That story I would like to behold. Not that the con happened, but how the artist came to realize she was richer than the counterfeit she herself had willingly, happily, lazily, and self-indulgently once allowed herself to commit.

 

Who’s Afraid Of Virginia Woolf?

05 Feb

Who’s Afraid Of Virginia Woolf? – directed by Mike Nichols. Drama. 132 minutes Black And White 1966.
★★★★★
The Story: A college history professor and his wife host two newcomers to the faculty and engage everyone in a battle royal for marital survival.
~
Elizabeth Taylor was untrained as an actress but as a child took to it like a duck to water. By the time of this film she was the most experienced film actress of her generation but had long moved out of that rare category and her true forte of a romantic actress into the dramatic category. It is a great loss to movies, for Taylor from a fifteen-year-old up through Giant had a capacity for film acting never seen again on screen – sad, fun, loving, kind, tender – as perfectly strong as perfectly beautiful and at home in being such.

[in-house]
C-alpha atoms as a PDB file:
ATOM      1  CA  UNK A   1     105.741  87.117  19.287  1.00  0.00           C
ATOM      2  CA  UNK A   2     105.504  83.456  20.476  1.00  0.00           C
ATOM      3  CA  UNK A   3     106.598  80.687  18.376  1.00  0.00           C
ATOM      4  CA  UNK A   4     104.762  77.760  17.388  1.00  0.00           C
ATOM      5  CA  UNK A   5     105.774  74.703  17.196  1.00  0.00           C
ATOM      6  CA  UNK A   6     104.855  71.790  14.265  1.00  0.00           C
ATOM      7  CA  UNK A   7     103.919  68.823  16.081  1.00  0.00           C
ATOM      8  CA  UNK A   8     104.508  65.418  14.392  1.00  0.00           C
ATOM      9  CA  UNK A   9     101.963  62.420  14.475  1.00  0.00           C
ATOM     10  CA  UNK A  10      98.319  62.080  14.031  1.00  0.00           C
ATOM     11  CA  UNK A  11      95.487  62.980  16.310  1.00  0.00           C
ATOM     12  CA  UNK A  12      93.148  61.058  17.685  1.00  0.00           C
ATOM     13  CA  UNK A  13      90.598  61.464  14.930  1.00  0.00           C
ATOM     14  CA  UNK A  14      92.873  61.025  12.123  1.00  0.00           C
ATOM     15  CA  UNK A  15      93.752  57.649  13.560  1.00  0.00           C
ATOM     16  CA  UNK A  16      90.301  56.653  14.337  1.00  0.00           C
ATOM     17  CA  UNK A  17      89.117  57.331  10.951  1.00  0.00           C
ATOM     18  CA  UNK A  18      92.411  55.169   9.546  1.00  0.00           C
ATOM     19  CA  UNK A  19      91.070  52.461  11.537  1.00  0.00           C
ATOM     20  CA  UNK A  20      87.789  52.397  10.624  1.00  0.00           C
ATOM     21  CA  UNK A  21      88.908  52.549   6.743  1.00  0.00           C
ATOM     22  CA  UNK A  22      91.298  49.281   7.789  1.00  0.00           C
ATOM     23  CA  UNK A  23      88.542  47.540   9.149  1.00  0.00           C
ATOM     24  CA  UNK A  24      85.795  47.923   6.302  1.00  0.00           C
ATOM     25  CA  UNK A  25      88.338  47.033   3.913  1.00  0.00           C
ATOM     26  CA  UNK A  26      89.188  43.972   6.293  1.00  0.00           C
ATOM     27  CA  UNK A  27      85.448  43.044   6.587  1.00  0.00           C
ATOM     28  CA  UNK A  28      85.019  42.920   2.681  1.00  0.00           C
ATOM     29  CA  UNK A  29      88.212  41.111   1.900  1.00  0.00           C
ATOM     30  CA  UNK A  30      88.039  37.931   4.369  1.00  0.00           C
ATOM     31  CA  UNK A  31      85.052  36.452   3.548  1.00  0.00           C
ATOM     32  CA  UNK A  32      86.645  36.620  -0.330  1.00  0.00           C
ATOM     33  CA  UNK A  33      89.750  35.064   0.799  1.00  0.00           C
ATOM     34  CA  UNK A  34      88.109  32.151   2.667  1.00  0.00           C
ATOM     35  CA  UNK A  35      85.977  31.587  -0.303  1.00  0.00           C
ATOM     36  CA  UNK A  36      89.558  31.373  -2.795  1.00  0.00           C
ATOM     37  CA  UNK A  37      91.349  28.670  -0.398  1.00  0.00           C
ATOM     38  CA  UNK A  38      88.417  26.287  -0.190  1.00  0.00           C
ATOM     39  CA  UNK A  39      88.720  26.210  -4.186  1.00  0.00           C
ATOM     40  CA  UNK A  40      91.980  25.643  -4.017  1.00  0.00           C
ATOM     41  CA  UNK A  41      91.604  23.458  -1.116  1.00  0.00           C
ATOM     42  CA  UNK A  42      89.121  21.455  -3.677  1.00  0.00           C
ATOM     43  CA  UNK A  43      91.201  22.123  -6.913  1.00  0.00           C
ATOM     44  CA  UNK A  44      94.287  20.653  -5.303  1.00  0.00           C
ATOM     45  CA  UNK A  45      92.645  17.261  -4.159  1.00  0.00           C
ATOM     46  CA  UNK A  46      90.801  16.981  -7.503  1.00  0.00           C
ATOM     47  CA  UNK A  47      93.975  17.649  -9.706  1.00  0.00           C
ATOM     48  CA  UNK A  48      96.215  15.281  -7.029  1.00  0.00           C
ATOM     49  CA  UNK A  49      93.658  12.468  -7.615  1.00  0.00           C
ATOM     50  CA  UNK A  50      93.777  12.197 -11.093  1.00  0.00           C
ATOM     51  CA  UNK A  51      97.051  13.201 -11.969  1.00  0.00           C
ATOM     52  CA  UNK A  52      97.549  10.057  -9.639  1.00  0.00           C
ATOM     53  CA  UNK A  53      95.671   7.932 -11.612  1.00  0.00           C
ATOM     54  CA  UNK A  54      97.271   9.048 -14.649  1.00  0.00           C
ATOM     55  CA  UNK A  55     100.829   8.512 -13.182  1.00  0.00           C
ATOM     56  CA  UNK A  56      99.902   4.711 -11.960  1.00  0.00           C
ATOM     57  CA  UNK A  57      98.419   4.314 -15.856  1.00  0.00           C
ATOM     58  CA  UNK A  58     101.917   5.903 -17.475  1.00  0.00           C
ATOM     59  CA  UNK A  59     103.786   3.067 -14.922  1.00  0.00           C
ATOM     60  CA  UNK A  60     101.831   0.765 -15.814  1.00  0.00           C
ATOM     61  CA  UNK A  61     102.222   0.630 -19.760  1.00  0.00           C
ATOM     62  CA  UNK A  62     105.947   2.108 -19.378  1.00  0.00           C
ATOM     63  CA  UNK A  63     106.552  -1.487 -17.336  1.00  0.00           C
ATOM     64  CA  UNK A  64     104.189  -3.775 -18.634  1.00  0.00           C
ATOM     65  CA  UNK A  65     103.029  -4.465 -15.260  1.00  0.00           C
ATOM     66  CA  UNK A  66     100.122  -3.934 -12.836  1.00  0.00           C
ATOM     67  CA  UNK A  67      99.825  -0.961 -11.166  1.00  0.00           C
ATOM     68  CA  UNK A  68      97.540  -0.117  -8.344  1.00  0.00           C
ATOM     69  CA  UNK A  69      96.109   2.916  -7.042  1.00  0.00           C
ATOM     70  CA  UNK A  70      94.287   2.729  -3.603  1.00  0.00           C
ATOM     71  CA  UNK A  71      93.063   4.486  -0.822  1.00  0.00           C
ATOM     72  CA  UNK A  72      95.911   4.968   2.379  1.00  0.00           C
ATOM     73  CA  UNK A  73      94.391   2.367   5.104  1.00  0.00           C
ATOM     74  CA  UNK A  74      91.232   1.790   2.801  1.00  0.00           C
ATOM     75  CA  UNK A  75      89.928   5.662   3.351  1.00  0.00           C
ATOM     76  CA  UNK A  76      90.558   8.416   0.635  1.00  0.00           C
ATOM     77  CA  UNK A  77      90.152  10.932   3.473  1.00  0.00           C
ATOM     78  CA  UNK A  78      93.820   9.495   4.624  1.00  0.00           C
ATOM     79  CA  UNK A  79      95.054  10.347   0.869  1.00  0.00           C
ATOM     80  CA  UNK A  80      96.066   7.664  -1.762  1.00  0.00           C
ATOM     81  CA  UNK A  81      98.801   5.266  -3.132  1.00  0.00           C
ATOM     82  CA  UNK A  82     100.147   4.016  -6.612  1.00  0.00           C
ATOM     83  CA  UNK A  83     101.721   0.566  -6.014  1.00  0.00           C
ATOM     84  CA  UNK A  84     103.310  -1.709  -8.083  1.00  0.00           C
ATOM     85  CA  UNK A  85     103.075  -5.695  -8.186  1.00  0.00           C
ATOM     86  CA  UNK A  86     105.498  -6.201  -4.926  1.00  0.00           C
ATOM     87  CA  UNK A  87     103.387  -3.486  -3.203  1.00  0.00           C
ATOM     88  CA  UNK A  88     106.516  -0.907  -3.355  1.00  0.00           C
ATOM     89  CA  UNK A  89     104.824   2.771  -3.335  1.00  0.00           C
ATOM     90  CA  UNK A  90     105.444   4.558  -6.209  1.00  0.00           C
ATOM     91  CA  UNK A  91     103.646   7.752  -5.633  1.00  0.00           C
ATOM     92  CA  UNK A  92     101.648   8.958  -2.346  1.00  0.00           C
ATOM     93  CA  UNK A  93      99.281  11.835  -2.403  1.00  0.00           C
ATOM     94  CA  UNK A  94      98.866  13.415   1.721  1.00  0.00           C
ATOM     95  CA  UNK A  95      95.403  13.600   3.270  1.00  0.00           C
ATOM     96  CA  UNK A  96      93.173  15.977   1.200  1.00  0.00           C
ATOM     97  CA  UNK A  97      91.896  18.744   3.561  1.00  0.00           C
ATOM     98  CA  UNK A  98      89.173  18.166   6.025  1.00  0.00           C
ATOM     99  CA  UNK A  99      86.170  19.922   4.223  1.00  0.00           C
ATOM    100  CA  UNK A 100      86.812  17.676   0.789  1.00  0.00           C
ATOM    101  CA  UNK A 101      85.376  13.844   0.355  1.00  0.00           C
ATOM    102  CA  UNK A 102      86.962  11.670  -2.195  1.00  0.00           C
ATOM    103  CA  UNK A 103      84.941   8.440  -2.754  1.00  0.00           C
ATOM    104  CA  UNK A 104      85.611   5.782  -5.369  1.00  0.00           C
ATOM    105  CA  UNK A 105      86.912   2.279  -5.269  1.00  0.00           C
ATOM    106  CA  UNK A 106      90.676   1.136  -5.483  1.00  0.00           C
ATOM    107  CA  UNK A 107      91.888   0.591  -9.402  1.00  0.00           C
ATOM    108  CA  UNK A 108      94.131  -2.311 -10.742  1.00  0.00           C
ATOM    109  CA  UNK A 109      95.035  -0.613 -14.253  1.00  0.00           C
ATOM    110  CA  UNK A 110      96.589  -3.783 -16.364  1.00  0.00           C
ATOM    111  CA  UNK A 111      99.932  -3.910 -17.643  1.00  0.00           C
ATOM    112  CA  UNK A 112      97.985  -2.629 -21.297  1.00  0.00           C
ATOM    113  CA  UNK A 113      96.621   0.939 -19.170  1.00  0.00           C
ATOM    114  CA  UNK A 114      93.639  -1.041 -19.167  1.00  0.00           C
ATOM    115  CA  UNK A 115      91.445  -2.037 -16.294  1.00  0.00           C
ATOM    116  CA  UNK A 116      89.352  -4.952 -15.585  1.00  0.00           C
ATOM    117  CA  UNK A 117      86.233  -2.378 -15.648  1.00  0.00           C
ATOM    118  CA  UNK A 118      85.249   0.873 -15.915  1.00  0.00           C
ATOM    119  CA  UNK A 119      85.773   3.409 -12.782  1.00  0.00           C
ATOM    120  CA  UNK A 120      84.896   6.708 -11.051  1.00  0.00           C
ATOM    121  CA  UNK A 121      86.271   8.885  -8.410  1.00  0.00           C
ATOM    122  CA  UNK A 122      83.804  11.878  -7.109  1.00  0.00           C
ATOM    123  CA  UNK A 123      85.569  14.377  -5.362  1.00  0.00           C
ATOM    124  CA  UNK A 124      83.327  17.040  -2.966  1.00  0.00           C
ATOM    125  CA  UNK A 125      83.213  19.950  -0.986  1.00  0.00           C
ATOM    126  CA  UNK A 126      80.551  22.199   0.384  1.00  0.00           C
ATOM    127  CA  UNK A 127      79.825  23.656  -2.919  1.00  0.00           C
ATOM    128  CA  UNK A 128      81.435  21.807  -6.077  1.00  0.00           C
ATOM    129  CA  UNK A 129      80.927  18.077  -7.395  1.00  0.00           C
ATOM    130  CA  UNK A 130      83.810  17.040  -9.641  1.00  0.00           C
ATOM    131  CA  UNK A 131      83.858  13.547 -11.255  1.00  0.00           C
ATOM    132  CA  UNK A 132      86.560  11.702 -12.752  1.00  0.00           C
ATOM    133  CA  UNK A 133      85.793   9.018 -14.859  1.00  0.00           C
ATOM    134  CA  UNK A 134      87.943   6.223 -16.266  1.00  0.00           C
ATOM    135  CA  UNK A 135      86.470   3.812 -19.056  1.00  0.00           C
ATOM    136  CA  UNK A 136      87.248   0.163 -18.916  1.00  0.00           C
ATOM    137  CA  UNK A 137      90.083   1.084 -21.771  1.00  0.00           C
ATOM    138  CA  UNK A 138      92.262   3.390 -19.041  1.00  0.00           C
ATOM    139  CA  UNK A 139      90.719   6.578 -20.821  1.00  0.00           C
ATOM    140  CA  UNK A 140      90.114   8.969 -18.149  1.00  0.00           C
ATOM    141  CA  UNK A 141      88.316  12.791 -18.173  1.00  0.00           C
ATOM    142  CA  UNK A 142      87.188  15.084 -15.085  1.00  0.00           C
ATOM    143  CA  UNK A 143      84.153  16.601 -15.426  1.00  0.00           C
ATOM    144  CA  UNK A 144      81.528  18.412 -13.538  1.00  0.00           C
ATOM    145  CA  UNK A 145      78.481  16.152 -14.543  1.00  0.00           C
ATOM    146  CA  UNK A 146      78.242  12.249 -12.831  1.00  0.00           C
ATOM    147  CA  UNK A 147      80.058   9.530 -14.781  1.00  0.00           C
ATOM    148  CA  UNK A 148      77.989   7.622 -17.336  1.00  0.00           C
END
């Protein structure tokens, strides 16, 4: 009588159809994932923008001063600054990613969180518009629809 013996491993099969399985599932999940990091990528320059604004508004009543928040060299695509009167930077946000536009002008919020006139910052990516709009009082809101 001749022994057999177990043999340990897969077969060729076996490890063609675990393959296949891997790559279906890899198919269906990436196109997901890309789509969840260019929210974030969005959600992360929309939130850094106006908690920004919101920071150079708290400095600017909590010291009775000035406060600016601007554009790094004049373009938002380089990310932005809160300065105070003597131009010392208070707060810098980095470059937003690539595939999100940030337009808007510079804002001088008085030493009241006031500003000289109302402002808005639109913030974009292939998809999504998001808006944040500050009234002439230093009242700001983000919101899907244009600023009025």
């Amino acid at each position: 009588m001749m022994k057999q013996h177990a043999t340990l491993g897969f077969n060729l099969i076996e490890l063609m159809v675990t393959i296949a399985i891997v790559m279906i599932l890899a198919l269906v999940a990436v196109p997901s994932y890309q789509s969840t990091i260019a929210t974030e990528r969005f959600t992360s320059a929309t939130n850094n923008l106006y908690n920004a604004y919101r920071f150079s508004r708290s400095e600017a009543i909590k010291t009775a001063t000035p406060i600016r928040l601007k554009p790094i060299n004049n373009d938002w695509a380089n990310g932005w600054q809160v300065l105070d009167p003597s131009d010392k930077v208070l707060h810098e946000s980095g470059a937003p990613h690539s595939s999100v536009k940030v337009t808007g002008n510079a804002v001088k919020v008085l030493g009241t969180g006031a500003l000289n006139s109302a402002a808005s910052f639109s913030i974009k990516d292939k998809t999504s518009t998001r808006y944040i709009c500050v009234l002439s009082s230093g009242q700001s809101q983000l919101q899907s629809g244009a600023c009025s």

I had lunch with her during Butterfield 8. By that time, she had three children, was in her fourth marriage, and she and I were both still only in our mid 20s. She was a young woman with a big nut and had to work responsibly to meet it. The film roles available were not up to her; they were simply what was available. Over our tuna salad I suggested Nicole Diver in Tender Is The Night as one more Fitzgerald heroine perfect for her. “Eddie and I want it,” she said, “but David owns it and he wants Jennifer to do it, and she’s too old.” Getting good parts was not simple.